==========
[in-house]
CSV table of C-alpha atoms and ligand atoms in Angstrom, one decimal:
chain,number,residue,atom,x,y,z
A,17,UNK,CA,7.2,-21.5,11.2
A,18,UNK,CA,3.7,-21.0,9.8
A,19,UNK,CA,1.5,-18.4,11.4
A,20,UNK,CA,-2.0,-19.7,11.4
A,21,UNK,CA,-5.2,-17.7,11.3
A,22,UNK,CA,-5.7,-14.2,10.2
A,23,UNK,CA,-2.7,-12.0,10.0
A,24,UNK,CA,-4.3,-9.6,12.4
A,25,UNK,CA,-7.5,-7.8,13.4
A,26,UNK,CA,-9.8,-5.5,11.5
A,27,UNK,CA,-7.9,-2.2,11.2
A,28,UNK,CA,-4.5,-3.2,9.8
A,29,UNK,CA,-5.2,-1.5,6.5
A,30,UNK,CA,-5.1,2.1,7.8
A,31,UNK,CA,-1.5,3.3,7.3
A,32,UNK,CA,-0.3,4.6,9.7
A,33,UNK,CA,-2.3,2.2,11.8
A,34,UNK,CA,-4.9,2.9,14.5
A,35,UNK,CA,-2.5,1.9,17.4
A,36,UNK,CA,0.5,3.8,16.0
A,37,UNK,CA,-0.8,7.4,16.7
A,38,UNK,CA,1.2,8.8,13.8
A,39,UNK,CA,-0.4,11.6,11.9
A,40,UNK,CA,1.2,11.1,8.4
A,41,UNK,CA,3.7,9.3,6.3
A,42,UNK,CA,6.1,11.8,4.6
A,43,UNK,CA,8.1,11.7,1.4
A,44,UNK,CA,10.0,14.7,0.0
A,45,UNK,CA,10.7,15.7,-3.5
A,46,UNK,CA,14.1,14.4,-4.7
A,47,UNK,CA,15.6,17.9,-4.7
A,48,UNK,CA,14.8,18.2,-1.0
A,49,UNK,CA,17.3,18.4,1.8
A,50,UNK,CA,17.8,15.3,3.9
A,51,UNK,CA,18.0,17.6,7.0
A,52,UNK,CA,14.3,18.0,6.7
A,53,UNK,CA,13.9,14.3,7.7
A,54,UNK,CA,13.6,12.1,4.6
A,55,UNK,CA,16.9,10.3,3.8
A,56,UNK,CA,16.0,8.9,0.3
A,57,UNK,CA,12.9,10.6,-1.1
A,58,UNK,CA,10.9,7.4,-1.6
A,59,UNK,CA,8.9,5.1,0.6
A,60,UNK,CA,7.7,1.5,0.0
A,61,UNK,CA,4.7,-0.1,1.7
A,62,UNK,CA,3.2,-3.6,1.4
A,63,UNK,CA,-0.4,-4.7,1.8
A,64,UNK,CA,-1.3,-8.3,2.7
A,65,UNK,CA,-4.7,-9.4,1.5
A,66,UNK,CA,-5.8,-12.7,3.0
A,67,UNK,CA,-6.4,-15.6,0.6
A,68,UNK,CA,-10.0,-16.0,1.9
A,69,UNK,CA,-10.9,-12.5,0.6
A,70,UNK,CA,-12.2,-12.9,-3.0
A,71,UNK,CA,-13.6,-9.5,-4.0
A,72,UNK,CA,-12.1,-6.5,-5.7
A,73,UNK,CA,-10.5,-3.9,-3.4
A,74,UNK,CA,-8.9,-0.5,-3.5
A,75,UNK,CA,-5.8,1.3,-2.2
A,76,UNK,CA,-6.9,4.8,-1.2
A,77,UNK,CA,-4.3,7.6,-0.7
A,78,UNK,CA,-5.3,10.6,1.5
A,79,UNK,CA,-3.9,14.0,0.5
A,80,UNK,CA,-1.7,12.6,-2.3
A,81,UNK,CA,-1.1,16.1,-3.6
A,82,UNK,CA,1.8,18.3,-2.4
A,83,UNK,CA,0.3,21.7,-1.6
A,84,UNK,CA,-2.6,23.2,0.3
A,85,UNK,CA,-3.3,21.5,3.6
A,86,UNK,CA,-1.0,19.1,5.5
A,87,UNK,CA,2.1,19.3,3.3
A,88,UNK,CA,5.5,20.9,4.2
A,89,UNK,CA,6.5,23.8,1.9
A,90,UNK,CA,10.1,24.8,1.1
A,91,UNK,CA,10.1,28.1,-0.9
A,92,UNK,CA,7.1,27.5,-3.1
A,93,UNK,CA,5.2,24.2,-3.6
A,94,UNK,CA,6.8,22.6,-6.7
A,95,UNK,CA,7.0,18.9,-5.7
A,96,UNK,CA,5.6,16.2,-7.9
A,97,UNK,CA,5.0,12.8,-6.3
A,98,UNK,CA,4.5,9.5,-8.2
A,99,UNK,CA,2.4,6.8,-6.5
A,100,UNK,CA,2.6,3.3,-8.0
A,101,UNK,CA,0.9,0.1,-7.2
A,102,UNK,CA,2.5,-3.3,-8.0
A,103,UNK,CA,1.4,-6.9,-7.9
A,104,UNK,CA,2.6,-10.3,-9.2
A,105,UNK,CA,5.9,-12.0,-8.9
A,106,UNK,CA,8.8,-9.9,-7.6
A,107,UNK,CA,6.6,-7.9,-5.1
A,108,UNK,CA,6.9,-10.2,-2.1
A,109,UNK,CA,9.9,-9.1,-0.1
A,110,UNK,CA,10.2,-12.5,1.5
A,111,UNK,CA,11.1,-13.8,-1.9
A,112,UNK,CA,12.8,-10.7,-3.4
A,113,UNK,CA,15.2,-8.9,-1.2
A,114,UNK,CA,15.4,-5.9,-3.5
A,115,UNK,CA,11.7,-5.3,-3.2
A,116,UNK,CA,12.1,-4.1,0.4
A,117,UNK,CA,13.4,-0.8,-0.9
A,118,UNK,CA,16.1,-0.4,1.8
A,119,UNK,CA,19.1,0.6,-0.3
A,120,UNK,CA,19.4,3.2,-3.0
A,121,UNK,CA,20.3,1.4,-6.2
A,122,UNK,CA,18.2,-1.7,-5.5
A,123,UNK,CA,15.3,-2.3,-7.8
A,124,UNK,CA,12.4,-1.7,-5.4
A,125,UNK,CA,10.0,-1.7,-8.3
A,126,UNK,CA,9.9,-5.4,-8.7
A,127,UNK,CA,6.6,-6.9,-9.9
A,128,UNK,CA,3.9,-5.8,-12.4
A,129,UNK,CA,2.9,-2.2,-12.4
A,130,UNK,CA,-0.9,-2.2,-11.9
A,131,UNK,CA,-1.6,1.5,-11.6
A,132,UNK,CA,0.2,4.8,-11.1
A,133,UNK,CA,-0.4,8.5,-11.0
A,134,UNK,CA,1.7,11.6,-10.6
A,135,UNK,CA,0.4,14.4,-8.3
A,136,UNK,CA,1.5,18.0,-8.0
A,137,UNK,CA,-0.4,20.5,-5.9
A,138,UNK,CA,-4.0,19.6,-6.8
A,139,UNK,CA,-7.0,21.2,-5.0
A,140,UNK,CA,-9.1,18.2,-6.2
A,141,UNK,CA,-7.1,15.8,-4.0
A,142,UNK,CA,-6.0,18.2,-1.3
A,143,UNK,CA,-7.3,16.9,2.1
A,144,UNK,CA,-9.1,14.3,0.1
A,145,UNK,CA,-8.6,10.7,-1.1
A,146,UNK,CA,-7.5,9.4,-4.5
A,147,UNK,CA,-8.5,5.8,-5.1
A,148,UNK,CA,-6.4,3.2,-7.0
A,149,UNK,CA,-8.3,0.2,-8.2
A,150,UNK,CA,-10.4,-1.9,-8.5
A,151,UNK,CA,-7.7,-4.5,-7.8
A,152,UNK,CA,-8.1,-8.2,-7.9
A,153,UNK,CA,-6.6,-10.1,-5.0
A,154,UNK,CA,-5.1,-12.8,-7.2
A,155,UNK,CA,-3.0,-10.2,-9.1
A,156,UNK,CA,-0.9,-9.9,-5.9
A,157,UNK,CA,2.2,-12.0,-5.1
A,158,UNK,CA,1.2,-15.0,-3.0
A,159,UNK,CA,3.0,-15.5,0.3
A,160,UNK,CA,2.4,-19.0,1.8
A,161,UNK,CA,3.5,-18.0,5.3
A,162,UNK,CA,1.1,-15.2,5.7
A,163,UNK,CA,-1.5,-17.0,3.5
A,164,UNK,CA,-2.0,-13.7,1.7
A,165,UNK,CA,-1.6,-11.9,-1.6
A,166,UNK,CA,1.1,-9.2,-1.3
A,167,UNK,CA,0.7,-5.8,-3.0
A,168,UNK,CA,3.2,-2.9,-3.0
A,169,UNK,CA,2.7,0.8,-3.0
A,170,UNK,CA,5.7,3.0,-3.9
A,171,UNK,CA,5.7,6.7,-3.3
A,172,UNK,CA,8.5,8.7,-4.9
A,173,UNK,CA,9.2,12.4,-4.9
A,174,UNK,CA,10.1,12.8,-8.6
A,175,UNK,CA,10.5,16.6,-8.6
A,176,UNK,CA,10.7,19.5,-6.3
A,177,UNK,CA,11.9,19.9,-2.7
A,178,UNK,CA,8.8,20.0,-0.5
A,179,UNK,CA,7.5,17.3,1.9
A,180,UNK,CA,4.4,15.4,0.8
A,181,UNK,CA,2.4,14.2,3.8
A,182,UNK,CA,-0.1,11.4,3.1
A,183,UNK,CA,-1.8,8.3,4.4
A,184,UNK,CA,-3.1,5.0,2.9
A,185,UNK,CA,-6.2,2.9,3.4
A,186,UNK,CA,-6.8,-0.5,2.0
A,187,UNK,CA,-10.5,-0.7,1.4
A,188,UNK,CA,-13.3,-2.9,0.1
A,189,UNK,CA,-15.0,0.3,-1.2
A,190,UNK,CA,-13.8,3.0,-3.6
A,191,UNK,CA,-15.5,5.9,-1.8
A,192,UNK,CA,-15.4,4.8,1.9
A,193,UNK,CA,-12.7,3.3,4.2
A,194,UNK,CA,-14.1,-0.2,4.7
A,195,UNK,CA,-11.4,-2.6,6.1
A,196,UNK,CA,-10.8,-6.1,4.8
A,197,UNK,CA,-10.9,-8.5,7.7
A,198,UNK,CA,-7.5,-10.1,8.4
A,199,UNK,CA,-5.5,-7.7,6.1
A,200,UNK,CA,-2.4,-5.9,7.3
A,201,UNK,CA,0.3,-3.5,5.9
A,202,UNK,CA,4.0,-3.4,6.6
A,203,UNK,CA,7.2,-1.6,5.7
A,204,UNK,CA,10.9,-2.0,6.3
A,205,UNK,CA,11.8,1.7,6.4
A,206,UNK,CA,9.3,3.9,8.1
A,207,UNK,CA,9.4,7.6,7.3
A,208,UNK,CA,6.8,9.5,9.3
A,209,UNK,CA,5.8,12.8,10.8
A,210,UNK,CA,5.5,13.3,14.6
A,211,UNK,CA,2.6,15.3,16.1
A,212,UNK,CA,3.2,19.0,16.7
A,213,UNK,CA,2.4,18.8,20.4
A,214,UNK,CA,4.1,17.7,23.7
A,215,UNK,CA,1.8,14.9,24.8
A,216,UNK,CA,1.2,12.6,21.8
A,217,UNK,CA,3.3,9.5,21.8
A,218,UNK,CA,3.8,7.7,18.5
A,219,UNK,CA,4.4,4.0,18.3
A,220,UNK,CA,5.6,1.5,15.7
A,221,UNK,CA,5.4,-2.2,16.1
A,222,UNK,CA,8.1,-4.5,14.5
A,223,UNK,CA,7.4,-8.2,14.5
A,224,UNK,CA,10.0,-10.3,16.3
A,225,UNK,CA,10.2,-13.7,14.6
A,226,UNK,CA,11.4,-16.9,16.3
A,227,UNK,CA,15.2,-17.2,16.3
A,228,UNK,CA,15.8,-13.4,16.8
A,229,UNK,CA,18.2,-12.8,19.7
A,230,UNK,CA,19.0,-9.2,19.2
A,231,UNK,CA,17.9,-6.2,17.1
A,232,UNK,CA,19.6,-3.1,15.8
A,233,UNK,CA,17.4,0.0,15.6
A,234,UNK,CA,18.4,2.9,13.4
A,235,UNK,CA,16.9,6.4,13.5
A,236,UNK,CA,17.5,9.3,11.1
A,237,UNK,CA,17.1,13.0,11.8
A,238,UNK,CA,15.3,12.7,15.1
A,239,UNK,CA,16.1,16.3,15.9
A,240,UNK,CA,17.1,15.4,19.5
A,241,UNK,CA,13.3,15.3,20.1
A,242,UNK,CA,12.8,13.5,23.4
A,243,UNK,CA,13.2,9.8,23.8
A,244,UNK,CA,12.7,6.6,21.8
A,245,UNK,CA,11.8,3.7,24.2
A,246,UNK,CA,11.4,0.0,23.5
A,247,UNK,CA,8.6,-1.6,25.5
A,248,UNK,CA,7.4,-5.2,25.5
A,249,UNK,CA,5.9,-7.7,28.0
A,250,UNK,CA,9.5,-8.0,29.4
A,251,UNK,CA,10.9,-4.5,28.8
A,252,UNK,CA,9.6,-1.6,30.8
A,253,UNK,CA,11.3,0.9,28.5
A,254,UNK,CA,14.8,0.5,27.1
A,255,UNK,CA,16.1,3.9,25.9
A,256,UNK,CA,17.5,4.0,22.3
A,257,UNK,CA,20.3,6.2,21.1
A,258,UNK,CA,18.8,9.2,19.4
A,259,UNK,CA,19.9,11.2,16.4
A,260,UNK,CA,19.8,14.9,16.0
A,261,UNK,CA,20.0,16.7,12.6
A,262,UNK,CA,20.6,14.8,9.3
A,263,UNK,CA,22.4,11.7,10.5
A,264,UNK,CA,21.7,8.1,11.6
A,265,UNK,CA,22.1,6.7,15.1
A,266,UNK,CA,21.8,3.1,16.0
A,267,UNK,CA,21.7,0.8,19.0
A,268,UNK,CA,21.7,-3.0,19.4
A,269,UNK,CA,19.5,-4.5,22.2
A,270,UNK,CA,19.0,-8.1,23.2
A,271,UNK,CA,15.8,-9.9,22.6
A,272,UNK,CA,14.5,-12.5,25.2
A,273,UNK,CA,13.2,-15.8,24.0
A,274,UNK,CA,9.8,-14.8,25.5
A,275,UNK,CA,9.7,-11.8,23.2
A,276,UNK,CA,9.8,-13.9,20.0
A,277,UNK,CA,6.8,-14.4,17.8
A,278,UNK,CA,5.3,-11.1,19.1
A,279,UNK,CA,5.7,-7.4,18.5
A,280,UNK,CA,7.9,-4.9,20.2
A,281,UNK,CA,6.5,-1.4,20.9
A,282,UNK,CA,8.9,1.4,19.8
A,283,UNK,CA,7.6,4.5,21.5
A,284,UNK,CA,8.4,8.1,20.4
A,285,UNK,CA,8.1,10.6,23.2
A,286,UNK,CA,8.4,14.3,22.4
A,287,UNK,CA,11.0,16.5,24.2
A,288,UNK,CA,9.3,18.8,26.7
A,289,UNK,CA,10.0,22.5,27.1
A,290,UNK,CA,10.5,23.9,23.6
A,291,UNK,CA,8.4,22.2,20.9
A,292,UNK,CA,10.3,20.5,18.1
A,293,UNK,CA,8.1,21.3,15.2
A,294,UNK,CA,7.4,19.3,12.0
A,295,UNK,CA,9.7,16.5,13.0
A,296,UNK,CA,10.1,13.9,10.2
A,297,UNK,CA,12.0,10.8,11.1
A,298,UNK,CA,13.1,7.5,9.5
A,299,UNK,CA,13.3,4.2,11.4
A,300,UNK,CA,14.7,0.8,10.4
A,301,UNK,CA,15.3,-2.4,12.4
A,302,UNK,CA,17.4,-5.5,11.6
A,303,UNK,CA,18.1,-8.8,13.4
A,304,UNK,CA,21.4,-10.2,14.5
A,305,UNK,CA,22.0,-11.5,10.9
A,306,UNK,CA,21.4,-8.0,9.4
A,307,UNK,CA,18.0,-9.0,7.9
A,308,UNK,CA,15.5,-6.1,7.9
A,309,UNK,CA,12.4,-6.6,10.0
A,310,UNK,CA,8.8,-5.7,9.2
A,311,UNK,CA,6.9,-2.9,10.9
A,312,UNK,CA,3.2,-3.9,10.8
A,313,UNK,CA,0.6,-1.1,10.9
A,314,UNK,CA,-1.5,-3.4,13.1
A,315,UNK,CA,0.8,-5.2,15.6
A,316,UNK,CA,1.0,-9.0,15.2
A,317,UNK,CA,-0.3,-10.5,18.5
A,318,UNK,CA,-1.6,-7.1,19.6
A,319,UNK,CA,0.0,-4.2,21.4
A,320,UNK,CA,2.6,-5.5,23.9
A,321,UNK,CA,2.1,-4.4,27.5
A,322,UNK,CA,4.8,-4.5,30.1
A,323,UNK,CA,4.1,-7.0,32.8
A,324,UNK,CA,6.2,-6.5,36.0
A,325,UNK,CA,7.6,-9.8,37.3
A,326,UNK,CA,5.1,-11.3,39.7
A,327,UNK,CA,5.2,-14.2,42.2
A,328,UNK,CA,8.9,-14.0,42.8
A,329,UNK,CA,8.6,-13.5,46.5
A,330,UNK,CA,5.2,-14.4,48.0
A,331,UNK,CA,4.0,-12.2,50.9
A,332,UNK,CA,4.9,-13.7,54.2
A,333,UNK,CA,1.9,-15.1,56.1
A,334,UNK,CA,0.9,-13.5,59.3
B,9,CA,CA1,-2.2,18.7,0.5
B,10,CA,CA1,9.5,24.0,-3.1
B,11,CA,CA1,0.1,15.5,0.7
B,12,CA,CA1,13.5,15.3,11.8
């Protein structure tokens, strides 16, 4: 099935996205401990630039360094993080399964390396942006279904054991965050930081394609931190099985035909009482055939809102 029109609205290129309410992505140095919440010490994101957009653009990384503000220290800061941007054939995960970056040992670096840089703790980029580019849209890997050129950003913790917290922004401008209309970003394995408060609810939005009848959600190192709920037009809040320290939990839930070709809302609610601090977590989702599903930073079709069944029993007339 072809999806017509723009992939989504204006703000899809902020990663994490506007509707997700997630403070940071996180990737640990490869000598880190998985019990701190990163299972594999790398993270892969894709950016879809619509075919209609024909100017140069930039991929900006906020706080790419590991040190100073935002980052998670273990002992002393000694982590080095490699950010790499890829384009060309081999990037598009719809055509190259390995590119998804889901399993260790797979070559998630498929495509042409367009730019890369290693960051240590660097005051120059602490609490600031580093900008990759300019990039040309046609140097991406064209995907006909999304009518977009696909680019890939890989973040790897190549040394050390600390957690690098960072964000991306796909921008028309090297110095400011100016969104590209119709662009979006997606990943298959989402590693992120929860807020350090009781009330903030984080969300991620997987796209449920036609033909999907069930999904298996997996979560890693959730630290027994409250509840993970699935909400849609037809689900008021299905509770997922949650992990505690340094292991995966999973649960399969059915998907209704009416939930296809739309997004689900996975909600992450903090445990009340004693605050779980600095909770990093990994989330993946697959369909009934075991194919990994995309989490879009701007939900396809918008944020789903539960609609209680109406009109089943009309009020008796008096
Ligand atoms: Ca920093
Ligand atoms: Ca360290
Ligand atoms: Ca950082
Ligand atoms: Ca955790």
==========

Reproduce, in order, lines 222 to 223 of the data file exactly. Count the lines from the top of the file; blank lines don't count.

A,235,UNK,CA,16.9,6.4,13.5
A,236,UNK,CA,17.5,9.3,11.1